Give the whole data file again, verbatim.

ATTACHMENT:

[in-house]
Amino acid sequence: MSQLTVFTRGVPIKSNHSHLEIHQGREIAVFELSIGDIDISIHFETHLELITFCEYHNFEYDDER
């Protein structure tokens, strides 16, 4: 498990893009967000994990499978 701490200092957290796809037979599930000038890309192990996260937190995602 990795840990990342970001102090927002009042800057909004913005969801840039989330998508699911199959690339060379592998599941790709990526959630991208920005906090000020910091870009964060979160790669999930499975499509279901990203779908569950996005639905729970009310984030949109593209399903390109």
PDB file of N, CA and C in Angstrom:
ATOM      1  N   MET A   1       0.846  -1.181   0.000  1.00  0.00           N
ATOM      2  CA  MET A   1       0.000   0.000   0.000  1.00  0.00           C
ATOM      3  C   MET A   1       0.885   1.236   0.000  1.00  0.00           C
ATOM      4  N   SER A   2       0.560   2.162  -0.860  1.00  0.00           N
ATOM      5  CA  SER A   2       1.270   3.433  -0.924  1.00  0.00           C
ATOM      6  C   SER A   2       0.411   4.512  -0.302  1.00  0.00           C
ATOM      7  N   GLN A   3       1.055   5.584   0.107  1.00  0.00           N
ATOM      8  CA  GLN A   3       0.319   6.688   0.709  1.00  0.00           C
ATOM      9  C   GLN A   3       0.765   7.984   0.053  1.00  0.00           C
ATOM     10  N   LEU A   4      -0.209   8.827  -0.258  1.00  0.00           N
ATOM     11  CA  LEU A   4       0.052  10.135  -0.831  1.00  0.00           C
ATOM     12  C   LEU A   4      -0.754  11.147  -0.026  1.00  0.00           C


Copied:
[in-house]
Amino acid sequence: MSQLTVFTRGVPIKSNHSHLEIHQGREIAVFELSIGDIDISIHFETHLELITFCEYHNFEYDDER
């Protein structure tokens, strides 16, 4: 498990893009967000994990499978 701490200092957290796809037979599930000038890309192990996260937190995602 990795840990990342970001102090927002009042800057909004913005969801840039989330998508699911199959690339060379592998599941790709990526959630991208920005906090000020910091870009964060979160790669999930499975499509279901990203779908569950996005639905729970009310984030949109593209399903390109």
PDB file of N, CA and C in Angstrom:
ATOM      1  N   MET A   1       0.846  -1.181   0.000  1.00  0.00           N
ATOM      2  CA  MET A   1       0.000   0.000   0.000  1.00  0.00           C
ATOM      3  C   MET A   1       0.885   1.236   0.000  1.00  0.00           C
ATOM      4  N   SER A   2       0.560   2.162  -0.860  1.00  0.00           N
ATOM      5  CA  SER A   2       1.270   3.433  -0.924  1.00  0.00           C
ATOM      6  C   SER A   2       0.411   4.512  -0.302  1.00  0.00           C
ATOM      7  N   GLN A   3       1.055   5.584   0.107  1.00  0.00           N
ATOM      8  CA  GLN A   3       0.319   6.688   0.709  1.00  0.00           C
ATOM      9  C   GLN A   3       0.765   7.984   0.053  1.00  0.00           C
ATOM     10  N   LEU A   4      -0.209   8.827  -0.258  1.00  0.00           N
ATOM     11  CA  LEU A   4       0.052  10.135  -0.831  1.00  0.00           C
ATOM     12  C   LEU A   4      -0.754  11.147  -0.026  1.00  0.00           C